How to Master Presentation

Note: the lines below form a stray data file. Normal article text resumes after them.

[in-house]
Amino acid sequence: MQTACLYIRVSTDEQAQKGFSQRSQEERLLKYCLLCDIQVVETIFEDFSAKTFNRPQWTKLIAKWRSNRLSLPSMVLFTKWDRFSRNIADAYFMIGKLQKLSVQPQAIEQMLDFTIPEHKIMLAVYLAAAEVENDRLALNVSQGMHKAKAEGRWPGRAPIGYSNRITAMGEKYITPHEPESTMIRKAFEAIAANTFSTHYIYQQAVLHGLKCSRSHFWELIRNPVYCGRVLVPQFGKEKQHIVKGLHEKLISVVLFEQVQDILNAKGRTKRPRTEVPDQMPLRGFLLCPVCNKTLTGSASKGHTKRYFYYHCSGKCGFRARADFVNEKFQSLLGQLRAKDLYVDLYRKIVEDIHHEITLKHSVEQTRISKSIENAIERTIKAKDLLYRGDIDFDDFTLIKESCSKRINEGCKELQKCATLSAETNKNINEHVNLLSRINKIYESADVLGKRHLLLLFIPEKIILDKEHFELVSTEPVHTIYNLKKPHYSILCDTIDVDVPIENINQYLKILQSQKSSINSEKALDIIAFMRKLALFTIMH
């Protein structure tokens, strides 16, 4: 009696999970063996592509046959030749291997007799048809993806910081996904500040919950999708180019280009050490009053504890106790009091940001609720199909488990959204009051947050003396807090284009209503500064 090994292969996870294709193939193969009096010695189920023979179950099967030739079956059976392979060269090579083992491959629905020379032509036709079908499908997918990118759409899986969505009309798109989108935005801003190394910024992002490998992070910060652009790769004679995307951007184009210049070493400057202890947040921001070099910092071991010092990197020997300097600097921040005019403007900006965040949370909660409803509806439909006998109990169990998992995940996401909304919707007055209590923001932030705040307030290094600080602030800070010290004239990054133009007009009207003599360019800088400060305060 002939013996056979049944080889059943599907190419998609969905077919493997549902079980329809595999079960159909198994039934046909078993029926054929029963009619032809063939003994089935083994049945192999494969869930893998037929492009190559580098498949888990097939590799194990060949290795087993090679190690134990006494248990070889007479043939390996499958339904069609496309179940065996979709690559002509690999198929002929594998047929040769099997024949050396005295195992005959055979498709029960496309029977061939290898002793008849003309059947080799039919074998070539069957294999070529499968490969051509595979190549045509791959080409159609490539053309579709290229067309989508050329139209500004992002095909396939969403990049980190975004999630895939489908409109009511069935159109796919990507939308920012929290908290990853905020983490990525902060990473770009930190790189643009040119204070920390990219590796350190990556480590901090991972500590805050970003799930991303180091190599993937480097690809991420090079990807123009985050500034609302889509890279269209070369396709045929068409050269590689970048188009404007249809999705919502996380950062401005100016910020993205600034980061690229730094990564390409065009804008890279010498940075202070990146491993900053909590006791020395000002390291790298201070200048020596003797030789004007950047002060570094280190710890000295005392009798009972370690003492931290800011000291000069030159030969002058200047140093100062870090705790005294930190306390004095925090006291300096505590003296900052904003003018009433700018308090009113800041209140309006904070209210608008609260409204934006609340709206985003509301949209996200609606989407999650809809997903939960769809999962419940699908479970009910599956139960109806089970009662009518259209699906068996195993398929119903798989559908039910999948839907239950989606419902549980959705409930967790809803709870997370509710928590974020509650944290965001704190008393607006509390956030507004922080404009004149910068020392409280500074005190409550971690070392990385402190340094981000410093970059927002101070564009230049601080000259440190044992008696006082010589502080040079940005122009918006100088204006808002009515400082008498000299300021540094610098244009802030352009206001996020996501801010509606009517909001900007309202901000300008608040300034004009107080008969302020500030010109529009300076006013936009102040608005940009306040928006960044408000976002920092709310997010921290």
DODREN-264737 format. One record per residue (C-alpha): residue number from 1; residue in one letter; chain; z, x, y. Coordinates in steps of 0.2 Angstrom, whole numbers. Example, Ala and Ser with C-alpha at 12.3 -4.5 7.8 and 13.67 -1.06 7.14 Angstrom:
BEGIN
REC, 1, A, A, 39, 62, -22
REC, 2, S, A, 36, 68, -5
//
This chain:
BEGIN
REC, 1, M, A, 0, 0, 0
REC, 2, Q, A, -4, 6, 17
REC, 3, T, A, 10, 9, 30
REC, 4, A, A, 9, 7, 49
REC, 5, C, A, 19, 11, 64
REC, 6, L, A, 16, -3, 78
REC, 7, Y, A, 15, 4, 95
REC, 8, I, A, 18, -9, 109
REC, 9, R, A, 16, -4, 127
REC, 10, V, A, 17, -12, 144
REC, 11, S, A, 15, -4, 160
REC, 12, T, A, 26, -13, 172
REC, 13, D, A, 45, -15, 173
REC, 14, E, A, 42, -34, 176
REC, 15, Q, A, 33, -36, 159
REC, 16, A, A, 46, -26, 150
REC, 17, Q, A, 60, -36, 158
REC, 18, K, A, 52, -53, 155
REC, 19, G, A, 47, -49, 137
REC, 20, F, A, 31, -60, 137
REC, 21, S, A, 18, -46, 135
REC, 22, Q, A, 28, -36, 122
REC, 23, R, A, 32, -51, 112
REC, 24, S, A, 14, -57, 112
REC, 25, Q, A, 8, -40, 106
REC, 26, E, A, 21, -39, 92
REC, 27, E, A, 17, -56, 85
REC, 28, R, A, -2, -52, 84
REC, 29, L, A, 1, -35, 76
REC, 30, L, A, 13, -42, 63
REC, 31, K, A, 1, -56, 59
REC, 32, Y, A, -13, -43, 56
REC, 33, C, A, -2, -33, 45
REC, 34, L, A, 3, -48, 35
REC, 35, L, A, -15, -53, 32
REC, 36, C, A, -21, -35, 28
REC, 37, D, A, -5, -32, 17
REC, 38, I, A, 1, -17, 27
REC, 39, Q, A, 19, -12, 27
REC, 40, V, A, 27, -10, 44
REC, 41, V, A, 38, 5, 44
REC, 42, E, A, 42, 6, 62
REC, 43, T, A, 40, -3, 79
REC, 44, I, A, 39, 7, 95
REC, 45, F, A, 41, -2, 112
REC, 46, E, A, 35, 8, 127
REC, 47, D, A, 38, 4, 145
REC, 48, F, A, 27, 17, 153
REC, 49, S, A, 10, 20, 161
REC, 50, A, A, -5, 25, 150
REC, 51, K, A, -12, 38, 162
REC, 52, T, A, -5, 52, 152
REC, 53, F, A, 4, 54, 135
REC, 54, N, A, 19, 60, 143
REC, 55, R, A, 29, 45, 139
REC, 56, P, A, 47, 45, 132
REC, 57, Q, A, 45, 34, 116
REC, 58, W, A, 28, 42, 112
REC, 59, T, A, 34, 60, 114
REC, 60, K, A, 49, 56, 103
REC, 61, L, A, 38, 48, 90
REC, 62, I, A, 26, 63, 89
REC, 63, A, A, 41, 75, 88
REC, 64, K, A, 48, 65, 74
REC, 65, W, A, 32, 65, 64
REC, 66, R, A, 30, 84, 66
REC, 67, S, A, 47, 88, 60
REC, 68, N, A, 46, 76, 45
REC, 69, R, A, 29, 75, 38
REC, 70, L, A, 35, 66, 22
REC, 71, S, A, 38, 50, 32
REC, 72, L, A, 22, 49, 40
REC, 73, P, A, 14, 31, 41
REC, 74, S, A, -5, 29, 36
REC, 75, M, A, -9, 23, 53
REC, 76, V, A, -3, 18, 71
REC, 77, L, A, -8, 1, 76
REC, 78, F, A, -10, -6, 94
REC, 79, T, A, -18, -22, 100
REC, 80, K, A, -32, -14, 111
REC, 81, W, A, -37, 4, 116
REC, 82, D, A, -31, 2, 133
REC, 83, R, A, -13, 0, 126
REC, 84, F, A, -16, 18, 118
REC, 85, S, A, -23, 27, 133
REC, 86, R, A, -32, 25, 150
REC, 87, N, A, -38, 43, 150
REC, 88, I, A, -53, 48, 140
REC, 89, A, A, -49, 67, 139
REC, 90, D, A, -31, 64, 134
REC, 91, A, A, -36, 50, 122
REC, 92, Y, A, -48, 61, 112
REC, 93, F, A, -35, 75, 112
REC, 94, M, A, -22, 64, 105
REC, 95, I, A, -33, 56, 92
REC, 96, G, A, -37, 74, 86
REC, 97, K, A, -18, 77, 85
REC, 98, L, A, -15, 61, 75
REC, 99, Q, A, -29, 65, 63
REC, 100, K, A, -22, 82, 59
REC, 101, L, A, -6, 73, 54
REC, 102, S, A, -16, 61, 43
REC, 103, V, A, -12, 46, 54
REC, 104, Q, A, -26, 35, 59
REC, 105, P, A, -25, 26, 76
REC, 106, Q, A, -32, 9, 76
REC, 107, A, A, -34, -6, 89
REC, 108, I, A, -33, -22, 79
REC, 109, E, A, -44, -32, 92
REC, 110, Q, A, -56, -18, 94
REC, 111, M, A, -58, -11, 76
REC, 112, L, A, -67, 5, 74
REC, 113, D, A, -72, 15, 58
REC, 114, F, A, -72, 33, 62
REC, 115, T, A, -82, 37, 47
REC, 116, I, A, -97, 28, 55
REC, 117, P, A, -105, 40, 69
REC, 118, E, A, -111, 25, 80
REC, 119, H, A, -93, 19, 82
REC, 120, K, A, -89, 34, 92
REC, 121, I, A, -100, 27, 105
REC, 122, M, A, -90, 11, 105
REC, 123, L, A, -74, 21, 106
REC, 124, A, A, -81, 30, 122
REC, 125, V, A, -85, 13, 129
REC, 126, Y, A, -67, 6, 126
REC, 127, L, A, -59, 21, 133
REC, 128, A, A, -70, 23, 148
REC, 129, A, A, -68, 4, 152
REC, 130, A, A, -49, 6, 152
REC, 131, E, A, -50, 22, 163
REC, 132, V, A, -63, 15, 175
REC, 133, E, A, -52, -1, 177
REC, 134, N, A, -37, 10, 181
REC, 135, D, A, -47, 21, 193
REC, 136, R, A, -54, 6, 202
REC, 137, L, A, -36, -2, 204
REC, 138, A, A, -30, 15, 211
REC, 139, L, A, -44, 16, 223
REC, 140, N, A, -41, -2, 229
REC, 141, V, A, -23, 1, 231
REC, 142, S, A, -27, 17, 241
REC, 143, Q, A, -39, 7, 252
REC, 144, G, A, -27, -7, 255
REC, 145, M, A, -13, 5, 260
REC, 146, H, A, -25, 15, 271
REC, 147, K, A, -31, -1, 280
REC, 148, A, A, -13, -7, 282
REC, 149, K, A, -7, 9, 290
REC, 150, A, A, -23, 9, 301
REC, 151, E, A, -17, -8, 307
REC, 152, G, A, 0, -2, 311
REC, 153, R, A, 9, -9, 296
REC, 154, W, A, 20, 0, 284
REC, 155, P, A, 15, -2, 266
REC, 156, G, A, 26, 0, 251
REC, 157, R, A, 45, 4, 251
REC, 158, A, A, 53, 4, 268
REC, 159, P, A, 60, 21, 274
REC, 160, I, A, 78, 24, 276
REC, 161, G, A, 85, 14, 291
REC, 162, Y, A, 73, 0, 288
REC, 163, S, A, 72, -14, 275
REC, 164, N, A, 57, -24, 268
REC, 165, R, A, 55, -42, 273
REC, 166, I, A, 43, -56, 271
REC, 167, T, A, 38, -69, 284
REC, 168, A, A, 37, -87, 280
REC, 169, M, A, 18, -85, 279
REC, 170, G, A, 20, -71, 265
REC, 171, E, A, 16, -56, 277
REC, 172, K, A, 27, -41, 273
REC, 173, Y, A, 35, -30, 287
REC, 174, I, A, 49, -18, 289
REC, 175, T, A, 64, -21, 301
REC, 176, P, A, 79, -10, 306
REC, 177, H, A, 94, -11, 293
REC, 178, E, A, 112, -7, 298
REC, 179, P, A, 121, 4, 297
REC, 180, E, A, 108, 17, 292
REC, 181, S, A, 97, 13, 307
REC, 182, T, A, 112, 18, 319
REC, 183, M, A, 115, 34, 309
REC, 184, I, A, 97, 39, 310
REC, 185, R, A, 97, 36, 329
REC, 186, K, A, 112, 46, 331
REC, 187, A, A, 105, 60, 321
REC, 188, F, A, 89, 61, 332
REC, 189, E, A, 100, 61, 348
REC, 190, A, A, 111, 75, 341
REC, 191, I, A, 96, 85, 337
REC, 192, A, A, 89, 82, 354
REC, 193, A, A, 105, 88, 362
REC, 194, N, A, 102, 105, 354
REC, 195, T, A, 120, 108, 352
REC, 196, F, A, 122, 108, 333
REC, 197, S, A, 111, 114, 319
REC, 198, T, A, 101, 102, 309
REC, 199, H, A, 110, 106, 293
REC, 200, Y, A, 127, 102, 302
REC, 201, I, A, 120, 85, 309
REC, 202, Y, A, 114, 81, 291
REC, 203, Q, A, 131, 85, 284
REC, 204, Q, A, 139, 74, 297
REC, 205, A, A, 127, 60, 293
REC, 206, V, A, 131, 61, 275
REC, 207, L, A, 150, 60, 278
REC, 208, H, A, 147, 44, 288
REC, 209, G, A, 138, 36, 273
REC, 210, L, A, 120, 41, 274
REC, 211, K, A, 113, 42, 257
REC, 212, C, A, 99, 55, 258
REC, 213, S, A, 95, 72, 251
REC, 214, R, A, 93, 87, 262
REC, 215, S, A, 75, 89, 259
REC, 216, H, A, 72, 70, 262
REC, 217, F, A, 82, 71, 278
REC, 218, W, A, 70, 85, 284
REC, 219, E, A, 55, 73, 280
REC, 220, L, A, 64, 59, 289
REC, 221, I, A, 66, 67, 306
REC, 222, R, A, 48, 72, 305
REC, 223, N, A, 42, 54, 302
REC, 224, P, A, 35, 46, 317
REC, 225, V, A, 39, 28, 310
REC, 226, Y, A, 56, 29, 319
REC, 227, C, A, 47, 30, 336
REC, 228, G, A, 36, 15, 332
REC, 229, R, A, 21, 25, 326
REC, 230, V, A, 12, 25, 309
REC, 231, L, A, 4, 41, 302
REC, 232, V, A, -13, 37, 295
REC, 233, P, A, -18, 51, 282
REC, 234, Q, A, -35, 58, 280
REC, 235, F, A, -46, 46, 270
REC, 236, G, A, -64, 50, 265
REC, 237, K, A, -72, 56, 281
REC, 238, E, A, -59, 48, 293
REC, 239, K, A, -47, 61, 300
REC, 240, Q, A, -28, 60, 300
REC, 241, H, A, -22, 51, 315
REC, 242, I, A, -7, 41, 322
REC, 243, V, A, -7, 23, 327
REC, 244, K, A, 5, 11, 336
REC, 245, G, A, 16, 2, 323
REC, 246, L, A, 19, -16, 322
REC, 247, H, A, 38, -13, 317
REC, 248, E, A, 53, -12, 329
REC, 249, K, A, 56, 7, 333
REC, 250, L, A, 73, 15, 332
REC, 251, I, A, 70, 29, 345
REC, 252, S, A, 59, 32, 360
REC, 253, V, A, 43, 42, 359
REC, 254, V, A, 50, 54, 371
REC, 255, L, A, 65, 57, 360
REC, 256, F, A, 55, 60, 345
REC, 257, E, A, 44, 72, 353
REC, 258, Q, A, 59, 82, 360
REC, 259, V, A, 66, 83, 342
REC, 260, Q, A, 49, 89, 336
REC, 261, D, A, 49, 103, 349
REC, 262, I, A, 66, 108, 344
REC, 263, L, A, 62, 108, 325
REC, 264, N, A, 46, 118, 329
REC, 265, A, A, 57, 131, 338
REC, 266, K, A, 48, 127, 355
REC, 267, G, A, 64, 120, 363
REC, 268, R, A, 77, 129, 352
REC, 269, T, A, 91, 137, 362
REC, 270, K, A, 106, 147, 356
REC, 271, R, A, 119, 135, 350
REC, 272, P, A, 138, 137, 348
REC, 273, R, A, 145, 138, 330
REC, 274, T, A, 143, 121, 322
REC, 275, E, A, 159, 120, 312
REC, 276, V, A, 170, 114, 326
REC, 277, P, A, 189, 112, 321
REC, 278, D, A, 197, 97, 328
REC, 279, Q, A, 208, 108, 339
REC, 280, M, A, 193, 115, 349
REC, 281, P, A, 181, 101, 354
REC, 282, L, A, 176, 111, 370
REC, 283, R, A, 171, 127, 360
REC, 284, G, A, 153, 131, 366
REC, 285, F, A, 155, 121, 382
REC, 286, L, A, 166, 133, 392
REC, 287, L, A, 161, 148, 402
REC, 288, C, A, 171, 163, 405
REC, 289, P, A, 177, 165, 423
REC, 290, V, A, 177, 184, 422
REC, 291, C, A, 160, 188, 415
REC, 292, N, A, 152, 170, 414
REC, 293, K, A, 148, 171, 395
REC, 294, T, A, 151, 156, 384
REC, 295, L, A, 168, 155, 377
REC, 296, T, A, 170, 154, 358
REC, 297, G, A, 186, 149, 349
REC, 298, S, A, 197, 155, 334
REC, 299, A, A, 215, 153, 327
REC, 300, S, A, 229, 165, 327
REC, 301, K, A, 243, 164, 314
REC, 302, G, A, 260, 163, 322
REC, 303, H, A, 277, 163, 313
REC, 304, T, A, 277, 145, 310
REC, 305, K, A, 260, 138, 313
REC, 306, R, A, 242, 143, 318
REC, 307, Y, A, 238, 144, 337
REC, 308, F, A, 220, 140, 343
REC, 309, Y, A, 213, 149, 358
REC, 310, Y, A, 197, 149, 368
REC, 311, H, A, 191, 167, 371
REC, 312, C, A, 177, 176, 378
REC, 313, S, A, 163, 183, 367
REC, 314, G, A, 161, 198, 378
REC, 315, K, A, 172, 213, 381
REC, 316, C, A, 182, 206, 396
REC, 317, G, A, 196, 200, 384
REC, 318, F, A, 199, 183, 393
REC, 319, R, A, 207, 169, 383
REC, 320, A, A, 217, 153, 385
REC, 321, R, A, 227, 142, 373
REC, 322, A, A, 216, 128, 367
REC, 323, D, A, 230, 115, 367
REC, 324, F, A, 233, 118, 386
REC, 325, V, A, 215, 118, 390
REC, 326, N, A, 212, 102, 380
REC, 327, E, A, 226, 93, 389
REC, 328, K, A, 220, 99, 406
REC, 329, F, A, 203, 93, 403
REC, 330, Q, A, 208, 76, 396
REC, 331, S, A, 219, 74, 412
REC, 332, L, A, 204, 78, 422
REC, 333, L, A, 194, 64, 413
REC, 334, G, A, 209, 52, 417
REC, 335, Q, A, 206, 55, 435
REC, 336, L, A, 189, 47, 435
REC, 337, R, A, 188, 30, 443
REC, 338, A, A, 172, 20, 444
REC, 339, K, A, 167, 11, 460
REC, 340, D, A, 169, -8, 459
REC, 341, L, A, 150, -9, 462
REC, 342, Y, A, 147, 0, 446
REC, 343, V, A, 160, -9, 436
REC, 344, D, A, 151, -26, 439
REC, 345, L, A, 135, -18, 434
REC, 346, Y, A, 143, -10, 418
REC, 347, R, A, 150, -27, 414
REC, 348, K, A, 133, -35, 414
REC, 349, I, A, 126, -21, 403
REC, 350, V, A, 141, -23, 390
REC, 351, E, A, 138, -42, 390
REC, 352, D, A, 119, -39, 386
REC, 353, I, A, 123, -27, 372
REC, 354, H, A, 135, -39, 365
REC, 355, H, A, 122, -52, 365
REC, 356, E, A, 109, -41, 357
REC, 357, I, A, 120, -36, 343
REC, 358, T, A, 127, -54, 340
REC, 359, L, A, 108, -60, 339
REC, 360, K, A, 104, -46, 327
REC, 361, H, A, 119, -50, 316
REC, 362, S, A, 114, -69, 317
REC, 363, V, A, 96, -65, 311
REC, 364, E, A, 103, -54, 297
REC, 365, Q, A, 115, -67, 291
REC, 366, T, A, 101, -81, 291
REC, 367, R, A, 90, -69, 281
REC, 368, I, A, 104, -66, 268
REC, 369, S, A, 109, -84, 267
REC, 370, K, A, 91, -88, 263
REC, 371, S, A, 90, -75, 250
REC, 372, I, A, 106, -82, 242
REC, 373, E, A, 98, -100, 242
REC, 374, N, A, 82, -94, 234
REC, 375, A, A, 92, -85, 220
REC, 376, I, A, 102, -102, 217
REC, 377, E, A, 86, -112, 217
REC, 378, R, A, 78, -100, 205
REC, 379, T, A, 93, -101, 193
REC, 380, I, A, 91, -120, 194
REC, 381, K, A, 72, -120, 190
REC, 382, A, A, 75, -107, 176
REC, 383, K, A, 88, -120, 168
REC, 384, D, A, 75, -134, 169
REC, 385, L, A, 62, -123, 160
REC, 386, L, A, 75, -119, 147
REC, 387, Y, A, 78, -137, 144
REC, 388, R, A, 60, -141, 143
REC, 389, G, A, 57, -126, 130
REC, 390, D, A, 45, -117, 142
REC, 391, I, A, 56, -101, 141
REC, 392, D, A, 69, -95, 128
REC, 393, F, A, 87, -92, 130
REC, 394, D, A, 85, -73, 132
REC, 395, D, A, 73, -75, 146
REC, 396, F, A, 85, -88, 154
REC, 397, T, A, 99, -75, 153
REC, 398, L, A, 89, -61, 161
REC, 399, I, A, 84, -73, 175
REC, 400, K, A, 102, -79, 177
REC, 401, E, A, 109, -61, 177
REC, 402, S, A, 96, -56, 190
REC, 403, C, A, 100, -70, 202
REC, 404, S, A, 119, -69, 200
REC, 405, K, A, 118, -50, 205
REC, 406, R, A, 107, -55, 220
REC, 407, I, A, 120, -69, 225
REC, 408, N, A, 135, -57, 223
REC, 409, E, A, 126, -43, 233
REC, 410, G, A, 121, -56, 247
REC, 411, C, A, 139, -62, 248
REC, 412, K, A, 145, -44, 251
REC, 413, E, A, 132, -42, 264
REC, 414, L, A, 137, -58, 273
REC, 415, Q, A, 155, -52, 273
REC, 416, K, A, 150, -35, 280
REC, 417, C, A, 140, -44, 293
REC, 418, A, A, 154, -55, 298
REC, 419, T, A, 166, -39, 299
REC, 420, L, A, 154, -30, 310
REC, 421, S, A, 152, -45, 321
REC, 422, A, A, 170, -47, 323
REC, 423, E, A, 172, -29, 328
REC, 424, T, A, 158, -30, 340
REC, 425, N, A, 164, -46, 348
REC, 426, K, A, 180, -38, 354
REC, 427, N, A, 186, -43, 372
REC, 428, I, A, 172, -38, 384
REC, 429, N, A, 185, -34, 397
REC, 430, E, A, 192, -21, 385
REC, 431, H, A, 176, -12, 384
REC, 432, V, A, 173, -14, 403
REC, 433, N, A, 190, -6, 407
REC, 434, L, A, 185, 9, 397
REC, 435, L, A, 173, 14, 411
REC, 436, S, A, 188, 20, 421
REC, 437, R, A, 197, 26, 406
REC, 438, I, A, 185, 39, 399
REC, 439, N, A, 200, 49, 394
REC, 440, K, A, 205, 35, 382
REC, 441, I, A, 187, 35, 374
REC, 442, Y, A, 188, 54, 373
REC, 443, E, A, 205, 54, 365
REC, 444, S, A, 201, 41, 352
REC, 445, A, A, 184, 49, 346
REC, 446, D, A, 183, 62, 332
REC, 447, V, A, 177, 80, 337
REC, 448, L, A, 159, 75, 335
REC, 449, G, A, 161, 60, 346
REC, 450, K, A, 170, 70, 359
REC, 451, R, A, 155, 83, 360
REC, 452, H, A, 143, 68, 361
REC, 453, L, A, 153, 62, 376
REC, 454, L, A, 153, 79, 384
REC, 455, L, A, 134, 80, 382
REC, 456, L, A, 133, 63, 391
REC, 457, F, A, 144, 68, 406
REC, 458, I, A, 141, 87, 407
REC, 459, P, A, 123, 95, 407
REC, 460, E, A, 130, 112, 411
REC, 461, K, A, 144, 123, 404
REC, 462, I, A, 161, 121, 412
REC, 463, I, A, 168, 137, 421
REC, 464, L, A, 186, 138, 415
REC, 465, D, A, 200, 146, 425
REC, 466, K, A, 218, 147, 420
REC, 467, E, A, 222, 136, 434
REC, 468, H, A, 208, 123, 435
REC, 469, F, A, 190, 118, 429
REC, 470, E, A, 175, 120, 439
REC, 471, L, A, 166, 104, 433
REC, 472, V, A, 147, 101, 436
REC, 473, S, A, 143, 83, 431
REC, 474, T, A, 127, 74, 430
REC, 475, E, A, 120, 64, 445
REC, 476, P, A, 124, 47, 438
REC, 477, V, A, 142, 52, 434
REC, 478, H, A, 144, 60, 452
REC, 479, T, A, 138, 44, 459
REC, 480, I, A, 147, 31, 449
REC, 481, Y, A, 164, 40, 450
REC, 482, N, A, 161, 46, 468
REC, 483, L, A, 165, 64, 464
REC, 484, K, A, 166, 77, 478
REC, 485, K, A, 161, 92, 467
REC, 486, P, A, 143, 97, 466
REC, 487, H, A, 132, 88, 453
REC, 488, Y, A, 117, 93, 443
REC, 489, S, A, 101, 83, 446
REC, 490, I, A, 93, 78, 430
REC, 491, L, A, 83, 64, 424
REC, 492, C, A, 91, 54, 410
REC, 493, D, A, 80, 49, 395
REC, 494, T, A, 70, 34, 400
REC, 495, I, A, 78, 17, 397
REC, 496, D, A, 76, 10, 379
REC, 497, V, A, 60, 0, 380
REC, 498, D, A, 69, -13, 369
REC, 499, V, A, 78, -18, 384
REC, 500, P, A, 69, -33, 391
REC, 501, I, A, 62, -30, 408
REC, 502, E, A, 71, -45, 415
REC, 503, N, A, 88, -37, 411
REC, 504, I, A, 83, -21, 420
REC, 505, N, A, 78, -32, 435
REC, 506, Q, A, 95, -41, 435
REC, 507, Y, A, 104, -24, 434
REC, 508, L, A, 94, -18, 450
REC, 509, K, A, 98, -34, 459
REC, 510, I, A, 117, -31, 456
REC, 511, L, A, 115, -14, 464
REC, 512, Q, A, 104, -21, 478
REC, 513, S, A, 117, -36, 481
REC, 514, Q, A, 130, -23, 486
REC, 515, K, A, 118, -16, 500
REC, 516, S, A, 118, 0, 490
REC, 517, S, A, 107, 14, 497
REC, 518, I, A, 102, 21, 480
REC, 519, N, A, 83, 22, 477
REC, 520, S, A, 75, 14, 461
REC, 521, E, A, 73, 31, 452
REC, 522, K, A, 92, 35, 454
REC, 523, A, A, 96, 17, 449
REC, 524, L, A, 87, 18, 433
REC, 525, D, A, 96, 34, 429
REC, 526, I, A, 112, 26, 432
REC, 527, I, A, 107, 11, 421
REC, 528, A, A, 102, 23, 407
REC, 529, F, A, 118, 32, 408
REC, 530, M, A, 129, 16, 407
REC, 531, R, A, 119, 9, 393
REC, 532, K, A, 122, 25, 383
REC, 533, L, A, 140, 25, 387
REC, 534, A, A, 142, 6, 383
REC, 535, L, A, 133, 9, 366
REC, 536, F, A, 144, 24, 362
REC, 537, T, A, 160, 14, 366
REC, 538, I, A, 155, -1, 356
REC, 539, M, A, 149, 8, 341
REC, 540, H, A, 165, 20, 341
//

I wanna talk a little bit about what a presentation actually is. In the same way that I deconstructed what positioning is, I wanna deconstruct what an actual presentation is. Because I think we use the word selling and presenting... We almost use these simultaneously to convey the same thing. I wanna really talk very seriously about what a presentation actually is so you know what is expected when you are showing your work. A presentation, in many ways, is a performance where you are taking somebody through the body of your work in a way that is engaging and inspiring and also educational. Let's talk about a presentation. What is a presentation? A presentation, in my mind... A presentation is the art of storytelling and selling. You are not only entertaining with the story, but you're also selling with the story. You're talking about who you are in a way that is not only engaging and memorable, but believable and inspirational. The only way something can be believable is if it's true. ...